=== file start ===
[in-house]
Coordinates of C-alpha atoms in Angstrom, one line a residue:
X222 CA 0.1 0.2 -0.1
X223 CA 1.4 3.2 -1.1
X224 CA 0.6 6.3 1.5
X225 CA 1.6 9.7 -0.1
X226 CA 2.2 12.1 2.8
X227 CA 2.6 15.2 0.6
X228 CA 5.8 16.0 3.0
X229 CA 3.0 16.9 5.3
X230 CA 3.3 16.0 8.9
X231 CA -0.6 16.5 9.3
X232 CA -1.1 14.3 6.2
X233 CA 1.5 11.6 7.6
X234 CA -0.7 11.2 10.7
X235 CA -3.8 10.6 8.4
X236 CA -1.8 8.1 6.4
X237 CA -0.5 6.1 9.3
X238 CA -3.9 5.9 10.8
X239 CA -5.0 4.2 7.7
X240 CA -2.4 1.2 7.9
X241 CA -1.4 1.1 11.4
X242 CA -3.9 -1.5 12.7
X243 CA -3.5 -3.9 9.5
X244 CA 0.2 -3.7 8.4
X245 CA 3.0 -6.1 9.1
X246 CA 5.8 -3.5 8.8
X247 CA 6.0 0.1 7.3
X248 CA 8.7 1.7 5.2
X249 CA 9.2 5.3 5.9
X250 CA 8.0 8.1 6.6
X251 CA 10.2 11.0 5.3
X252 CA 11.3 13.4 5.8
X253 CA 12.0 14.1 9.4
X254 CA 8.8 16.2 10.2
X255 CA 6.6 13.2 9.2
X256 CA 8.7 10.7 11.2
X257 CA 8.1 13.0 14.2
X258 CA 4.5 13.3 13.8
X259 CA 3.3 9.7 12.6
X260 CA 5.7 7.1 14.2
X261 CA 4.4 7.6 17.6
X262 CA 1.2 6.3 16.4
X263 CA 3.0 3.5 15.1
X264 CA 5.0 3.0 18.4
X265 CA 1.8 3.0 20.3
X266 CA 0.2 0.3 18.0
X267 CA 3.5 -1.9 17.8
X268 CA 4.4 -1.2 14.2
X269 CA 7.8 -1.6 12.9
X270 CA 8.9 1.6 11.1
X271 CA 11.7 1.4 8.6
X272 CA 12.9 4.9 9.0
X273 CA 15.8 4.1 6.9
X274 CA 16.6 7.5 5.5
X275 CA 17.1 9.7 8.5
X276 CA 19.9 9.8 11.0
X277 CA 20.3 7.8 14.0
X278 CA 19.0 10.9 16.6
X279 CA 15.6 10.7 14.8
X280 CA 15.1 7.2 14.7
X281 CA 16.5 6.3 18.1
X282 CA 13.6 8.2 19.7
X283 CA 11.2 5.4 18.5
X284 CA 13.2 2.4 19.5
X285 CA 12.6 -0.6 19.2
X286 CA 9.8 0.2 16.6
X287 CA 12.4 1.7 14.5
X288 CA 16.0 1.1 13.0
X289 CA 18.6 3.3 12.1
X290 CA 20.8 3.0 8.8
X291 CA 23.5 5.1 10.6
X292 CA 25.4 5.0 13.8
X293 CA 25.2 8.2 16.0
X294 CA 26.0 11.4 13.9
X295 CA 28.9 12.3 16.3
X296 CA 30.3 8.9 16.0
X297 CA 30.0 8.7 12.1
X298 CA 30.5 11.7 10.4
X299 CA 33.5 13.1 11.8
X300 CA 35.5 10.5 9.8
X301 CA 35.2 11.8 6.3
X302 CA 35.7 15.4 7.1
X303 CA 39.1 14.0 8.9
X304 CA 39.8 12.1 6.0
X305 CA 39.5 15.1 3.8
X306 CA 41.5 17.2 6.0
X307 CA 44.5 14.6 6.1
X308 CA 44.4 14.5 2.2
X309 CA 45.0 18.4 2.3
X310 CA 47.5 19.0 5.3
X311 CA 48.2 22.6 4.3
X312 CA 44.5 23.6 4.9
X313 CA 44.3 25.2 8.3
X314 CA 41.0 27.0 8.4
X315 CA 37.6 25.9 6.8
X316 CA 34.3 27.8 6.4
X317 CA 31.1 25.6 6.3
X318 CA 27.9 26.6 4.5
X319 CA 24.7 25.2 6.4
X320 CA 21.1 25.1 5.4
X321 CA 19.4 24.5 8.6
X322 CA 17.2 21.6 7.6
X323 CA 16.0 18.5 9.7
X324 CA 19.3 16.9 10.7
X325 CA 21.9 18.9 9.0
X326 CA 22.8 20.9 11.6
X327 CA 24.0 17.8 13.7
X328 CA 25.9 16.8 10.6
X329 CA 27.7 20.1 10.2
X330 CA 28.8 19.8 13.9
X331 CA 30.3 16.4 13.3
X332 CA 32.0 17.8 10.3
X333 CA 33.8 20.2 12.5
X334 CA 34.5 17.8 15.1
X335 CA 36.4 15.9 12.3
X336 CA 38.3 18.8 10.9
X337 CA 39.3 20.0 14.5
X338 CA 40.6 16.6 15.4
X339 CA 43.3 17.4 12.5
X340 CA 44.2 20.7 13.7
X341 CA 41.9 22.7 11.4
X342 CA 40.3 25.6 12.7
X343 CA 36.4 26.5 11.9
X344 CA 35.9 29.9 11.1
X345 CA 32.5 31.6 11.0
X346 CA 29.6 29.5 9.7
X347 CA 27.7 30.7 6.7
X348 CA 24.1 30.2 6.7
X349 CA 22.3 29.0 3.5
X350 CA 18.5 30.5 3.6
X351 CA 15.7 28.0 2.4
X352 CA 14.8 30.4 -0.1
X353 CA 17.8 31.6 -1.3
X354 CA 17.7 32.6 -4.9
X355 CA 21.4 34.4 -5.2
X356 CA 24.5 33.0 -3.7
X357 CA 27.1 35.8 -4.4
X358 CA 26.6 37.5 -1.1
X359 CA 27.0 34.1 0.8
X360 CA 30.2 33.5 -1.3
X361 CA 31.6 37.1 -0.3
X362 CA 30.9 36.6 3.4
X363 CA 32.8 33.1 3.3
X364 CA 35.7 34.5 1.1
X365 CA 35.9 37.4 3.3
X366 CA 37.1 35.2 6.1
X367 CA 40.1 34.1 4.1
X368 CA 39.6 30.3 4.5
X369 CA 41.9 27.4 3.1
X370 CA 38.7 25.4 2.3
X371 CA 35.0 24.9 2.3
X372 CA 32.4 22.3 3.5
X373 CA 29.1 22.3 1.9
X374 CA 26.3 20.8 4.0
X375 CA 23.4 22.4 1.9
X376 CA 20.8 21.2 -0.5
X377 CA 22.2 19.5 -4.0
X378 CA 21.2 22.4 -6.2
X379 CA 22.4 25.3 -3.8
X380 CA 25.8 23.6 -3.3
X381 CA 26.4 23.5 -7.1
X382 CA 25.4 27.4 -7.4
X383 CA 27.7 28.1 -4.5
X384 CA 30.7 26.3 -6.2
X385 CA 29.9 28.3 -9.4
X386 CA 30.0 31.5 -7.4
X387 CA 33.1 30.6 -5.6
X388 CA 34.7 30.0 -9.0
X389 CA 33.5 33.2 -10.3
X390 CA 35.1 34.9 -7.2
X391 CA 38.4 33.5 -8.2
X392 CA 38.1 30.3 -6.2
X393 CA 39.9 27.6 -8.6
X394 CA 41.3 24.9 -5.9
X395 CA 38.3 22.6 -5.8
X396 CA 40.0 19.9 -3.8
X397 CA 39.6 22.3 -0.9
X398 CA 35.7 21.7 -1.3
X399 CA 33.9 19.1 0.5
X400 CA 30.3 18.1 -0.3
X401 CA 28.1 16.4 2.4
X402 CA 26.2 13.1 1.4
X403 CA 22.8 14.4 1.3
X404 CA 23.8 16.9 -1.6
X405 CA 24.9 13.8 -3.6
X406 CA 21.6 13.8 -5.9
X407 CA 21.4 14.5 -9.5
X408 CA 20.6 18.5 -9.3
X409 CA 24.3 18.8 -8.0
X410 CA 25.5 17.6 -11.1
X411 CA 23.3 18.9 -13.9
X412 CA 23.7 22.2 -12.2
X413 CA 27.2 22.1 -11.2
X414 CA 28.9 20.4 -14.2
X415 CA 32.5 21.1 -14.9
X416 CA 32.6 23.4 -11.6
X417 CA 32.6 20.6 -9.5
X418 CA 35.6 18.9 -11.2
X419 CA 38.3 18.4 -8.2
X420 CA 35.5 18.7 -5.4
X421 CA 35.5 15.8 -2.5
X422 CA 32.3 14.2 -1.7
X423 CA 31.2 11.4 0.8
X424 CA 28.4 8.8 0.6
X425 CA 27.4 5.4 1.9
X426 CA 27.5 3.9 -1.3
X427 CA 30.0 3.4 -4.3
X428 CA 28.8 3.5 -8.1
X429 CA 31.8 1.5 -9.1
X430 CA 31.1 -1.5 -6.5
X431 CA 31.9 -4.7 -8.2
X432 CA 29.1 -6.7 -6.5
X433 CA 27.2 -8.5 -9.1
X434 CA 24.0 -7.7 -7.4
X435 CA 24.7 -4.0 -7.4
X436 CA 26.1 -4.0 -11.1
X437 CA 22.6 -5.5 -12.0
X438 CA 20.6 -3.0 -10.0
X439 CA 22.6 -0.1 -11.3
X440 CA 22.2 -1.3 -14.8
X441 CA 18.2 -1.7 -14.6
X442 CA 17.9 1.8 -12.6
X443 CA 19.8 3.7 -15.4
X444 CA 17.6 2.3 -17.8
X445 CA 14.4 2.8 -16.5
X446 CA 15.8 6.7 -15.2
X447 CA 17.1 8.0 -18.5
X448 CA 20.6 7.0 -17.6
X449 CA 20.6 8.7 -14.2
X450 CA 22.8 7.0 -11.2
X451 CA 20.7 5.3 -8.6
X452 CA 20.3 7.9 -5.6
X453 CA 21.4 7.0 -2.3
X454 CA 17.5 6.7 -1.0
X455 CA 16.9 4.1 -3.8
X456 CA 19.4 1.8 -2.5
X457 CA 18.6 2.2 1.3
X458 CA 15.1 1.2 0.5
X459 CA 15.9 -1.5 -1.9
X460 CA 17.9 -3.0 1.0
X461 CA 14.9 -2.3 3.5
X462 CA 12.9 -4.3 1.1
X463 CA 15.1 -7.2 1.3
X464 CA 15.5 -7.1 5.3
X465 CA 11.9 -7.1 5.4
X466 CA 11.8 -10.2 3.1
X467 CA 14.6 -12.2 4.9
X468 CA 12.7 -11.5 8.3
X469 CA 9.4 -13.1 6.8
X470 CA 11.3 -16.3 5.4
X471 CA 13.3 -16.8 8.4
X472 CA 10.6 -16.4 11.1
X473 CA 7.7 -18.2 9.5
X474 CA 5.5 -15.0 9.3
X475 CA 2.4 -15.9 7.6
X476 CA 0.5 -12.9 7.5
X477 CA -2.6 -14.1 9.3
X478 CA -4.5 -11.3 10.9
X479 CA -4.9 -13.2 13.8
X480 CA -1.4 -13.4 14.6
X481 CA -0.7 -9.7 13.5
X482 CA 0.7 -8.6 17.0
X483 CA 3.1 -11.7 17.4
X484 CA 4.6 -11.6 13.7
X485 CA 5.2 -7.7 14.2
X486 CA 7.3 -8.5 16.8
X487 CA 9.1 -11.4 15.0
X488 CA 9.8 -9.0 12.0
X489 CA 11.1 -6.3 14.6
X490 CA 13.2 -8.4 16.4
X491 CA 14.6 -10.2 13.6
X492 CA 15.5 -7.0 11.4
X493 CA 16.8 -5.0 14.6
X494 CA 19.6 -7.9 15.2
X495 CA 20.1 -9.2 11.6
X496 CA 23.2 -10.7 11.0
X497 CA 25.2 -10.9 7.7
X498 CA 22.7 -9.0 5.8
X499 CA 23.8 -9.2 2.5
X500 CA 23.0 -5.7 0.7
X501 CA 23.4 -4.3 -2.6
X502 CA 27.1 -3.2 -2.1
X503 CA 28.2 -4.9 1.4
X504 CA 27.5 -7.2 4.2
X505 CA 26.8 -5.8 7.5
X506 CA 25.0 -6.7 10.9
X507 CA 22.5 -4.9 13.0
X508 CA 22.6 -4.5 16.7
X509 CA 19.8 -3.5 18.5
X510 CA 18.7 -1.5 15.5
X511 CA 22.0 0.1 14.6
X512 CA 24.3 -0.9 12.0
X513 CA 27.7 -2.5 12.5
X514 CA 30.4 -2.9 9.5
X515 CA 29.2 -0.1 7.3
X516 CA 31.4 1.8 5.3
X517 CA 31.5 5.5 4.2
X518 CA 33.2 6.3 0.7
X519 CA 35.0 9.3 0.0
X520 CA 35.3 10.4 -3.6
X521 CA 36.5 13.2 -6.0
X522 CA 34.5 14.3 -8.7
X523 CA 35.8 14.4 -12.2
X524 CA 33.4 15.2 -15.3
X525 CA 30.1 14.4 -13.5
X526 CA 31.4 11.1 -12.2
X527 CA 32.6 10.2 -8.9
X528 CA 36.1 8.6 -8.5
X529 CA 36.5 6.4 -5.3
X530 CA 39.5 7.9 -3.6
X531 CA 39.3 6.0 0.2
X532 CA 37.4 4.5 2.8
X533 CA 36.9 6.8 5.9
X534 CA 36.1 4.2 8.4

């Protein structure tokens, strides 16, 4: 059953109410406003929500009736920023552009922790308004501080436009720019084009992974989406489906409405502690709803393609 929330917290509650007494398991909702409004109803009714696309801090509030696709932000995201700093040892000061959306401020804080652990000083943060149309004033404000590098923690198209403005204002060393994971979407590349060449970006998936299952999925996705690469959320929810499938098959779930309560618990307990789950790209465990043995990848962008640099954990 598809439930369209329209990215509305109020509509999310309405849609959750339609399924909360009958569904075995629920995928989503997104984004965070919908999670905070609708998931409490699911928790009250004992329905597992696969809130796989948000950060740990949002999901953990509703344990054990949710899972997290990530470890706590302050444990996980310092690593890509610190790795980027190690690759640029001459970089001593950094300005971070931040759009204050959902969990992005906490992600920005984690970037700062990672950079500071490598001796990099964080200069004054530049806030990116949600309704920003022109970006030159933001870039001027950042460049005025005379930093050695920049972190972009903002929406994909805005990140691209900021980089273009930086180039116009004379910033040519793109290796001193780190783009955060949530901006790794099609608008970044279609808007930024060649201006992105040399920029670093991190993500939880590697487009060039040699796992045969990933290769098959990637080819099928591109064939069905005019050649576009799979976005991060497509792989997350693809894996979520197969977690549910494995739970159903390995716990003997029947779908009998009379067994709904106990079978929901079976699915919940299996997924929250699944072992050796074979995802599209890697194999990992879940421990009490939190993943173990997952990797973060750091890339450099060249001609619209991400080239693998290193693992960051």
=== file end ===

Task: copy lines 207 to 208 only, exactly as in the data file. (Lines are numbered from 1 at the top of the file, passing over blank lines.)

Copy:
X426 CA 27.5 3.9 -1.3
X427 CA 30.0 3.4 -4.3